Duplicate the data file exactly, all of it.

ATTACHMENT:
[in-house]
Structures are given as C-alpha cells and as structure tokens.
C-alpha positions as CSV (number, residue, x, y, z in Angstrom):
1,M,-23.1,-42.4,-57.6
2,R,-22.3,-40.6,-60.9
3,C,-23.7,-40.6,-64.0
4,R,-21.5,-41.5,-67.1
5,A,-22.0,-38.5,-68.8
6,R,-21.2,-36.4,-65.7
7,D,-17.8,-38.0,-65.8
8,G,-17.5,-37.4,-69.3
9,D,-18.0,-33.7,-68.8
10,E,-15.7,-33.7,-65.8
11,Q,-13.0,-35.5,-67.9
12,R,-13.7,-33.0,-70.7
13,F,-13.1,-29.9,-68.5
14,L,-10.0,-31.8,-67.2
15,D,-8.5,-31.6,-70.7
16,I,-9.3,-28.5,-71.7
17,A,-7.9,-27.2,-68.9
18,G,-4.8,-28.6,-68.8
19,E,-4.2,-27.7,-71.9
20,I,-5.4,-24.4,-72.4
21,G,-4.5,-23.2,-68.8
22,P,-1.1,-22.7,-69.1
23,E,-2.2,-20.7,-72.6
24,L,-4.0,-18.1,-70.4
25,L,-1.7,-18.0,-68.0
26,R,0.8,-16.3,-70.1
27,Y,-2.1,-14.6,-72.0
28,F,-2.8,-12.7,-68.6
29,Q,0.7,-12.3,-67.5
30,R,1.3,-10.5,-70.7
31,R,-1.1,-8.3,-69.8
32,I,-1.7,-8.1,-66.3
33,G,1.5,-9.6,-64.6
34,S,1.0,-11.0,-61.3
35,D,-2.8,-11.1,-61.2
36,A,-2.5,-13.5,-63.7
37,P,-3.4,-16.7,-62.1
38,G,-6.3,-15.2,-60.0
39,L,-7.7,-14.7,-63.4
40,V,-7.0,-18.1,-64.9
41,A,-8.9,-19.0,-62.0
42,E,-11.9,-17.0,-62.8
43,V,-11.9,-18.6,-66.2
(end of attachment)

[in-house]
Structures are given as C-alpha cells and as structure tokens.
C-alpha positions as CSV (number, residue, x, y, z in Angstrom):
1,M,-23.1,-42.4,-57.6
2,R,-22.3,-40.6,-60.9
3,C,-23.7,-40.6,-64.0
4,R,-21.5,-41.5,-67.1
5,A,-22.0,-38.5,-68.8
6,R,-21.2,-36.4,-65.7
7,D,-17.8,-38.0,-65.8
8,G,-17.5,-37.4,-69.3
9,D,-18.0,-33.7,-68.8
10,E,-15.7,-33.7,-65.8
11,Q,-13.0,-35.5,-67.9
12,R,-13.7,-33.0,-70.7
13,F,-13.1,-29.9,-68.5
14,L,-10.0,-31.8,-67.2
15,D,-8.5,-31.6,-70.7
16,I,-9.3,-28.5,-71.7
17,A,-7.9,-27.2,-68.9
18,G,-4.8,-28.6,-68.8
19,E,-4.2,-27.7,-71.9
20,I,-5.4,-24.4,-72.4
21,G,-4.5,-23.2,-68.8
22,P,-1.1,-22.7,-69.1
23,E,-2.2,-20.7,-72.6
24,L,-4.0,-18.1,-70.4
25,L,-1.7,-18.0,-68.0
26,R,0.8,-16.3,-70.1
27,Y,-2.1,-14.6,-72.0
28,F,-2.8,-12.7,-68.6
29,Q,0.7,-12.3,-67.5
30,R,1.3,-10.5,-70.7
31,R,-1.1,-8.3,-69.8
32,I,-1.7,-8.1,-66.3
33,G,1.5,-9.6,-64.6
34,S,1.0,-11.0,-61.3
35,D,-2.8,-11.1,-61.2
36,A,-2.5,-13.5,-63.7
37,P,-3.4,-16.7,-62.1
38,G,-6.3,-15.2,-60.0
39,L,-7.7,-14.7,-63.4
40,V,-7.0,-18.1,-64.9
41,A,-8.9,-19.0,-62.0
42,E,-11.9,-17.0,-62.8
43,V,-11.9,-18.6,-66.2